Big Bird Dines Again

  • Written By: D. Geller
  • Published: May 1 2000

Big Bird Dines Again
D. Geller - May 1st, 2000

Event Summary

Peregrine Systems Inc. (NASDAQ: PRGN) will buy Harbinger Corp (NASDAQ: HRBC) in a stock transaction valued at $2.1 billion. The deal is expected to close, after approval by the stockholders of both companies, in July.

Harbinger was an early leader in e-commerce, with a specialization in EDI (electronic data interchange), a protocol used extensively in a number of industries, including banking and manufacturing. The company has been going through restructuring upheavals in the past few years as it attempted, largely through acquisitions, to retarget itself away from EDI to the Internet. It is particularly well known for making it possible, through its EDI network and catalog software, for small and mid-sized companies to engage in e-commerce. In its new plumage as an Internet company it has developed harbinger.netsm for hosting ASP software offerings and marketplaces.

Peregrine has been building on its reputation as an infrastructure company, well known for asset management in particular, to create a niche in e-procurement as the unique solution enabling purchasing and life cycle tracking of fixed assets. Peregrine recently announced a partnership with Commerce One, giving Peregrine's e-procurement customers access to the Commerce One MarketSitetm.

Figures 1 and 2 show recent revenues for the two companies. Note in reading Figure 2 that Harbinger's fiscal year ends in December while Peregrine's ends in March. Peregrine last showed a profit in FY 97 while Harbinger had losses in '97 and '98 but returned to profitability in '99.

Specific details of new products and integration schedules have not been announced. However, it seems clear that there will be a large emphasis on the creation and management of marketplaces as well as providing the tools to let customers build their own.

Market Impact

In the biological world new species are generated as a result of changes to the niches in which they have prospered. Here we have the new species first. Will it find a single comfortable niche? Or will it turn out to be a sport, not well adapted to any habitat it tries?

The answer will lie in how well the new Peregrine brings together its two somewhat disparate customer bases, and how well it succeeds in creating self-sustaining marketplaces. On the latter point, while it is obvious to nearly everyone that a strong marketplace can be a cash cow that generates pails of money in the form of relatively small transaction fees, the companies that the market is betting most heavily on to do exactly that have not yet reported even a trickle. So while there will undoubtedly be successes, it just isn't clear what the economics and mechanics of successful marketplaces will be.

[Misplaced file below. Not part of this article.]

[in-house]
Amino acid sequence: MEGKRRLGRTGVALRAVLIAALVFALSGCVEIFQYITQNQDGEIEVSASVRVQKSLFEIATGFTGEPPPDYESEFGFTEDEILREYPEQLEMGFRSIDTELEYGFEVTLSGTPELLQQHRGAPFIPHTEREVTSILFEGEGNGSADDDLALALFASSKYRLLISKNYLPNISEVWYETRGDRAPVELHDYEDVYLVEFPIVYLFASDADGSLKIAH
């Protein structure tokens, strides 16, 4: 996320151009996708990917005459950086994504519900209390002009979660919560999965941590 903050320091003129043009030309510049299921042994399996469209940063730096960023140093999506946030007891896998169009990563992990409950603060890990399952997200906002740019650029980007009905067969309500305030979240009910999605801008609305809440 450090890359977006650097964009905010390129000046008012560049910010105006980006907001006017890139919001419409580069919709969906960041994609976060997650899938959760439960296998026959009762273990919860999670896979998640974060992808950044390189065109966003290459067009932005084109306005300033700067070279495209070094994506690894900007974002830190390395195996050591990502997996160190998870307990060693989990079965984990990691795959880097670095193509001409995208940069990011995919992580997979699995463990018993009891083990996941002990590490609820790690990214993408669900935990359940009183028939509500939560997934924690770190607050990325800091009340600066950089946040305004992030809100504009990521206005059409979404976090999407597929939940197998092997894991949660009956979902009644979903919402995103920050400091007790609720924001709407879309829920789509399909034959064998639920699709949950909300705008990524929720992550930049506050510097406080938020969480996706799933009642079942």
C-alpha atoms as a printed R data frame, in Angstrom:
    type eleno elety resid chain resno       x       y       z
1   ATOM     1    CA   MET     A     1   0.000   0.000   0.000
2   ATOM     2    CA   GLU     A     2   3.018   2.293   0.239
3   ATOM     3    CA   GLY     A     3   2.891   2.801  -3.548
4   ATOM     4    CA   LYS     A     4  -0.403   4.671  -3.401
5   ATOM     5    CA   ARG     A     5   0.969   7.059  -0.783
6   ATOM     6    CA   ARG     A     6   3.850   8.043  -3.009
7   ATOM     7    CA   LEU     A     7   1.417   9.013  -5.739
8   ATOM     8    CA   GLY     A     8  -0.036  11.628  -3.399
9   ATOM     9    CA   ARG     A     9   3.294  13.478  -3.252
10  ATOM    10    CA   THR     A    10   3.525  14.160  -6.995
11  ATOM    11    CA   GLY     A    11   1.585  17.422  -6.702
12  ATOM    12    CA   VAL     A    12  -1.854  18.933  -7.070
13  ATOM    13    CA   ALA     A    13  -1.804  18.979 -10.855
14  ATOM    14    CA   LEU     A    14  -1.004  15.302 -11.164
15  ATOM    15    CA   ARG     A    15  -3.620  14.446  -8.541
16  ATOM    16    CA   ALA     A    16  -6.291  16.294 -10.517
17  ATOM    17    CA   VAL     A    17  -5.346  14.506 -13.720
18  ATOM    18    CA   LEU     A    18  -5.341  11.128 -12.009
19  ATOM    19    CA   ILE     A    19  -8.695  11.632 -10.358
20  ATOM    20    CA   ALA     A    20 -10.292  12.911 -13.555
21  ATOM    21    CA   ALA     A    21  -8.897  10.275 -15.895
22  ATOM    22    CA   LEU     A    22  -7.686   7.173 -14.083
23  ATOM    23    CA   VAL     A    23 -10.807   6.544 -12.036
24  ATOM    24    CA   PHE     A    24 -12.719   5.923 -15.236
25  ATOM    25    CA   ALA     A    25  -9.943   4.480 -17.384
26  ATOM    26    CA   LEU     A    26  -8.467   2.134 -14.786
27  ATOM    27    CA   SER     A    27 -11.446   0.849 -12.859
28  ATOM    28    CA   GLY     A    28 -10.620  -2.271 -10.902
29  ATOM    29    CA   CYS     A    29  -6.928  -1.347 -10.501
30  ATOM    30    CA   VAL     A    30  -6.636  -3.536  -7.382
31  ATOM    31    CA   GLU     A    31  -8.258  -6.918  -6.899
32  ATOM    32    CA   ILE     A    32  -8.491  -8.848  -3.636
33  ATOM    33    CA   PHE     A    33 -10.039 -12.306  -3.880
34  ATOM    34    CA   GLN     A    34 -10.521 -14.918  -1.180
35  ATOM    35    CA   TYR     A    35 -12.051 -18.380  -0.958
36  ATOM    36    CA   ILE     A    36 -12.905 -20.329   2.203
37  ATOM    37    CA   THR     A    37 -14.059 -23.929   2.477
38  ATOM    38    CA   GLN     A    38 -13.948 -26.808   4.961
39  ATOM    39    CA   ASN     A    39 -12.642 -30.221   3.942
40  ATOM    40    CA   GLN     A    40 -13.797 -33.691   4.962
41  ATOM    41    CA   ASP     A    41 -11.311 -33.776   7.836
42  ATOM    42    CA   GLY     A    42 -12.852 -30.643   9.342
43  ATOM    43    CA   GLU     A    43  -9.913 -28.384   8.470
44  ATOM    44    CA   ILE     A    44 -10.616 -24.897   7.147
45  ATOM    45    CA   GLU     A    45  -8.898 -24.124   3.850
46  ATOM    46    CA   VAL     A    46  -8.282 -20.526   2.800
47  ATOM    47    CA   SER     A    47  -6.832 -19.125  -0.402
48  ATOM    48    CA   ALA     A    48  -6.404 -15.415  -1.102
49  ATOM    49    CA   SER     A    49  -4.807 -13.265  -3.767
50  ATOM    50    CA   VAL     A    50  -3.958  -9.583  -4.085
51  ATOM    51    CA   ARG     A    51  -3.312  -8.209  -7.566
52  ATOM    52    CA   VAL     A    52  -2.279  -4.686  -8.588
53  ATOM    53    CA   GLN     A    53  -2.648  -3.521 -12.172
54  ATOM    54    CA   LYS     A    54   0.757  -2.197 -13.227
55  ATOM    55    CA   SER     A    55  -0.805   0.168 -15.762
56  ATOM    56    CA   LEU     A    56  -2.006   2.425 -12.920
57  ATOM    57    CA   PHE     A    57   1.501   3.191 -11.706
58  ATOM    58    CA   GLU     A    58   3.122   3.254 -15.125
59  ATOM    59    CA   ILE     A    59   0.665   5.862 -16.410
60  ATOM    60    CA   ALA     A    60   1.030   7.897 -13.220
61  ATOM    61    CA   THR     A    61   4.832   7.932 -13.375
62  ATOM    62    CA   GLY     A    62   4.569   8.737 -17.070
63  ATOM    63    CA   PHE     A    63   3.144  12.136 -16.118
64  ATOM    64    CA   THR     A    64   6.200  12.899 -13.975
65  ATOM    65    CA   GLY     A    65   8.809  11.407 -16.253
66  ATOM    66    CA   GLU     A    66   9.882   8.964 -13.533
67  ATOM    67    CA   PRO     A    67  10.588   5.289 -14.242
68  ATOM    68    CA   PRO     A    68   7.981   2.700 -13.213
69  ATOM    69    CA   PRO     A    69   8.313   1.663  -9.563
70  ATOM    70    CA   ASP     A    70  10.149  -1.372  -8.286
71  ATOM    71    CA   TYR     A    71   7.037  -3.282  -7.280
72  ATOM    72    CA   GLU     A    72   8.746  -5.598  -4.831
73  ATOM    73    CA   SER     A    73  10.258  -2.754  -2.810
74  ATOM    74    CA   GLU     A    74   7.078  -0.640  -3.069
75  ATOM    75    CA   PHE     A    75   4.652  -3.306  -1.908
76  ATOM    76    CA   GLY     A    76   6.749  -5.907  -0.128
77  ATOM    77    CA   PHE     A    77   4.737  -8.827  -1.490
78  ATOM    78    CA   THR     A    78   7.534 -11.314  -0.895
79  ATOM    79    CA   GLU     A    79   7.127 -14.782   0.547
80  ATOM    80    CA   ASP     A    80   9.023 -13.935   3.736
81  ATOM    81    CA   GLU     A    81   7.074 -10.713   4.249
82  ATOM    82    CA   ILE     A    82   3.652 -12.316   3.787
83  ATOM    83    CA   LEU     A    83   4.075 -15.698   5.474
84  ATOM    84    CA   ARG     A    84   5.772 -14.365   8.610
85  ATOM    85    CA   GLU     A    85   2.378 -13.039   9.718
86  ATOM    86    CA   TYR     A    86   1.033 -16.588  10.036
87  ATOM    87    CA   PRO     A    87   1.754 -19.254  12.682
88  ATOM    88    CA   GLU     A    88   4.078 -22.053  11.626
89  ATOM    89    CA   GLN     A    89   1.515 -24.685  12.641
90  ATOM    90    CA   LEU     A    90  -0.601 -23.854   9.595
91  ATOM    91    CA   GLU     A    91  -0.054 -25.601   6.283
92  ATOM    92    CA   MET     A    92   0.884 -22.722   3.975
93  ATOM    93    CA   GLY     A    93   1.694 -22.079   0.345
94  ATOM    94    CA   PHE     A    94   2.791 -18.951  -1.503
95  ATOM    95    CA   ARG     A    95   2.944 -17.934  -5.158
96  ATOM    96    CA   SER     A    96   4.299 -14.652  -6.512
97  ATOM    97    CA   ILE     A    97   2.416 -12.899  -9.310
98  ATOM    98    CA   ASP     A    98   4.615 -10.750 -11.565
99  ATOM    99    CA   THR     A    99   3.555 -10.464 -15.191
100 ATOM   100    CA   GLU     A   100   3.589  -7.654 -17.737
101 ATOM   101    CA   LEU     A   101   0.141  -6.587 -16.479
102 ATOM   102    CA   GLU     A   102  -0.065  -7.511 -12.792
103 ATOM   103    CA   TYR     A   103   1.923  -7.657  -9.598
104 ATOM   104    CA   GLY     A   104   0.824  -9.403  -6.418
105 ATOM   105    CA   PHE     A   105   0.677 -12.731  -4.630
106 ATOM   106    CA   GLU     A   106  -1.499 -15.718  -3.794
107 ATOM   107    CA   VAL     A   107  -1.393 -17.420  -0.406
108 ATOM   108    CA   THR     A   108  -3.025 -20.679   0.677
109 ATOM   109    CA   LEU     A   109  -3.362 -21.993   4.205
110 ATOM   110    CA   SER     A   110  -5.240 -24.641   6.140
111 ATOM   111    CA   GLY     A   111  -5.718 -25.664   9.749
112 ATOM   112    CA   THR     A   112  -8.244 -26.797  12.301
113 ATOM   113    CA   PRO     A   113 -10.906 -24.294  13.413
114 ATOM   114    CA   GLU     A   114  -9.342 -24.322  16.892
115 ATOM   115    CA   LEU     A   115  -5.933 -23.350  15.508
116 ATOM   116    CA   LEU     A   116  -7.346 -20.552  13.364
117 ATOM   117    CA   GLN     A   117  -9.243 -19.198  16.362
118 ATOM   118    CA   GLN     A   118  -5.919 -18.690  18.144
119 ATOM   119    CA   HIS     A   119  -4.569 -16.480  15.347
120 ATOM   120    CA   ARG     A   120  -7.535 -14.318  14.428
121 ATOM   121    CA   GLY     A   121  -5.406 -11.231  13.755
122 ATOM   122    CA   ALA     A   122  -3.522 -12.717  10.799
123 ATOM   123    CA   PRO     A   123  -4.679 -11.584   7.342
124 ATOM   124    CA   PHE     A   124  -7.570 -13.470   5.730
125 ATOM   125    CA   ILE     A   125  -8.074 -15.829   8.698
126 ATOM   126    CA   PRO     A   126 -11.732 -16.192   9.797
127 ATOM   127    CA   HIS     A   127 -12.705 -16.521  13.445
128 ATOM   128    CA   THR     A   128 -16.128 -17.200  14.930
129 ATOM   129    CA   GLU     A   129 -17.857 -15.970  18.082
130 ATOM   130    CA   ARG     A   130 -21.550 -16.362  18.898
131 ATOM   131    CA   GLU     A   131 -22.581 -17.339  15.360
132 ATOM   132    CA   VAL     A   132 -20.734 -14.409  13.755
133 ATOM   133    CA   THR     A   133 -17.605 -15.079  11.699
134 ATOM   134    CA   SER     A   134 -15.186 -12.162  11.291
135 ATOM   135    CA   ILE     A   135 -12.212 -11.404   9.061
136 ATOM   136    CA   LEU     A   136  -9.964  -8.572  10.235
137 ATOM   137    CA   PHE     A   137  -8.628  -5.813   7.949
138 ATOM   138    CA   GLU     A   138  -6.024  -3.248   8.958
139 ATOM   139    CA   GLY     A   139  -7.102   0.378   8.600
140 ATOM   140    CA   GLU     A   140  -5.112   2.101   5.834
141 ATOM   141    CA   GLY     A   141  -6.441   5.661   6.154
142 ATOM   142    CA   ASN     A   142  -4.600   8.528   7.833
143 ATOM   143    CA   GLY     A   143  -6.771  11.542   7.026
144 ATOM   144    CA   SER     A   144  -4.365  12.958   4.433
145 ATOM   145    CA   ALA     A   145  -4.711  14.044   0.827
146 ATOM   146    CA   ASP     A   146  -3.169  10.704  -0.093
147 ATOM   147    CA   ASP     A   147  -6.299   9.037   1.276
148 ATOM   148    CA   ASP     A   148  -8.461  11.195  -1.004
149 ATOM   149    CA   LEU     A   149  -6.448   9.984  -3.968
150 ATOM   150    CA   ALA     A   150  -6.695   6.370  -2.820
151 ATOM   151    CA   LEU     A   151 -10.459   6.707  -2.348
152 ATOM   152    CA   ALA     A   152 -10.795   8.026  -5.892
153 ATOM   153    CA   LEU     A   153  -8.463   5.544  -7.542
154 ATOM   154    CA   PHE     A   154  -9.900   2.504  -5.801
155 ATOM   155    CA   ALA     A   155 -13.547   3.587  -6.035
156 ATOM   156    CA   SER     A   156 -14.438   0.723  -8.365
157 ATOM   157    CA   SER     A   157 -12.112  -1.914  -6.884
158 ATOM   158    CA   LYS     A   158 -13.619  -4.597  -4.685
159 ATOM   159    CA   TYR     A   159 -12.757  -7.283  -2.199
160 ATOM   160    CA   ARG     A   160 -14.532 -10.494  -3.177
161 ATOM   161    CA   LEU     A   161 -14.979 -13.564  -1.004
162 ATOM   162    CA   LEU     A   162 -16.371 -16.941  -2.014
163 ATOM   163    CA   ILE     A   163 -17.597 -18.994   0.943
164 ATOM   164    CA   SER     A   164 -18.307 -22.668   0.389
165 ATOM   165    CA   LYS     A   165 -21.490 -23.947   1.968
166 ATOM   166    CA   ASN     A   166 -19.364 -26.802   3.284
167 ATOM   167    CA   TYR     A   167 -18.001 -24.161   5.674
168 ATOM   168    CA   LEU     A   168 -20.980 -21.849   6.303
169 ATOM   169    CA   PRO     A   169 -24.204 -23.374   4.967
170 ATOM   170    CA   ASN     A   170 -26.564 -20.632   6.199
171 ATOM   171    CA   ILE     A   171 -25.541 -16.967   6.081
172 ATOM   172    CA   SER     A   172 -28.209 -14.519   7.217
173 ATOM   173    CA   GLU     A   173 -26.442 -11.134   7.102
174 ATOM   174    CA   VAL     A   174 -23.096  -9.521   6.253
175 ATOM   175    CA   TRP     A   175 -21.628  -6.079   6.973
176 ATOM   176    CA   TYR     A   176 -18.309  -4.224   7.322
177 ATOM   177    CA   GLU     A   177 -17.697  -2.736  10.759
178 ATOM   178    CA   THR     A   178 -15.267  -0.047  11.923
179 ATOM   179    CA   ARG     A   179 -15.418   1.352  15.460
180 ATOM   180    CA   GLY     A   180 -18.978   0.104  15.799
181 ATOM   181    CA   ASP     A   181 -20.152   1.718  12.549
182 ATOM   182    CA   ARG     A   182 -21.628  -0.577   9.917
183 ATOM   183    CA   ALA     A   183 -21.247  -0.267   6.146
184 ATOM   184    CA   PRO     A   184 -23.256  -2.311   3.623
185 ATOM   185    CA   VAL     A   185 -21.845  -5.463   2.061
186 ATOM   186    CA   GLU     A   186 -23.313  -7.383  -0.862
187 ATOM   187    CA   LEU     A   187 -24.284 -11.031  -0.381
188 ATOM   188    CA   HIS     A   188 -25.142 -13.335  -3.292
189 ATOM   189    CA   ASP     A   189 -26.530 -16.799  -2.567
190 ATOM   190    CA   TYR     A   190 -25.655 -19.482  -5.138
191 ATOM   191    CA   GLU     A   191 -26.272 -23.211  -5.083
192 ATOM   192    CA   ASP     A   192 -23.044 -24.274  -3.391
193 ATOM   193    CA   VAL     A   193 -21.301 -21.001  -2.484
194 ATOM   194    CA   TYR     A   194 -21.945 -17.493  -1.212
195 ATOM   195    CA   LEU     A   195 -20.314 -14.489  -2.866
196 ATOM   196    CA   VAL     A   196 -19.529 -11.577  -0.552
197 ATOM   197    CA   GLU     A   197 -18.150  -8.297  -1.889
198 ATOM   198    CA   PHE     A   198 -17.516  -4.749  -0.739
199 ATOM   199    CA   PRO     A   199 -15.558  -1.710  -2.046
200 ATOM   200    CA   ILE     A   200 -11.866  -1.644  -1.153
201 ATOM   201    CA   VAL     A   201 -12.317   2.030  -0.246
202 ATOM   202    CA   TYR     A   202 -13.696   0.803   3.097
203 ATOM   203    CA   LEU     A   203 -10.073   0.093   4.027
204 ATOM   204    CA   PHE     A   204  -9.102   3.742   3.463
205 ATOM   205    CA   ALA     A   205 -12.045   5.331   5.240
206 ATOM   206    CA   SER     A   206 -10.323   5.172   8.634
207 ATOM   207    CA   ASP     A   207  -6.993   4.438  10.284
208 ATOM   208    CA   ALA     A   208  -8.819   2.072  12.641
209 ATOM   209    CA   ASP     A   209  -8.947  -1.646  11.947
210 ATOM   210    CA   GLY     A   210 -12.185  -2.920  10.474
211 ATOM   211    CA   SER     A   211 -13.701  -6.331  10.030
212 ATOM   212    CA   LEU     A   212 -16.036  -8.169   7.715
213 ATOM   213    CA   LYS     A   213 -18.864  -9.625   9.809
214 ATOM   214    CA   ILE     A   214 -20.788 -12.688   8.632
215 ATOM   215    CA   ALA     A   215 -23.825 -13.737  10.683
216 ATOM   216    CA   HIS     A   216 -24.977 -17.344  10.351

As for bringing value across the customer bases, we can only speculate at present. Beyond the convenience of dealing with fewer vendors, the combination has to bring real value.

Peregrine is still working to integrate its current offerings under a single unified architecture; while even the promise of that unification is helping them make sales, we just don't know whether a single suite will ultimately prove more enticing than a best-of-breed approach.

With open interfaces being the song that fills the air this spring, how hard will it really be for a company to match someone else's purchasing application with Peregrine's Asset management solution? Even less obvious is the advantage of using Peregrine's marketplaces to companies that have Peregrine's e-procurement software. Which is not to suggest that the new company will fail to prosper or to achieve some level of synergy. It's simply not clear if its new model will be so compelling as to attract a flock of competitors.

One thing that seems certain is that Peregrine is already flexing its talon for the next acquisition. A likely candidate will be one that offers various kinds of auction capabilities.

User Recommendations

We think that some users will care about this announcement someday - within three months for announcements and maybe a year or so for actual implementations. Right now we can't say that the announcement should upset any pending acquisition decisions, although it would be logical to give Peregrine some extra marks in the "vision" category.

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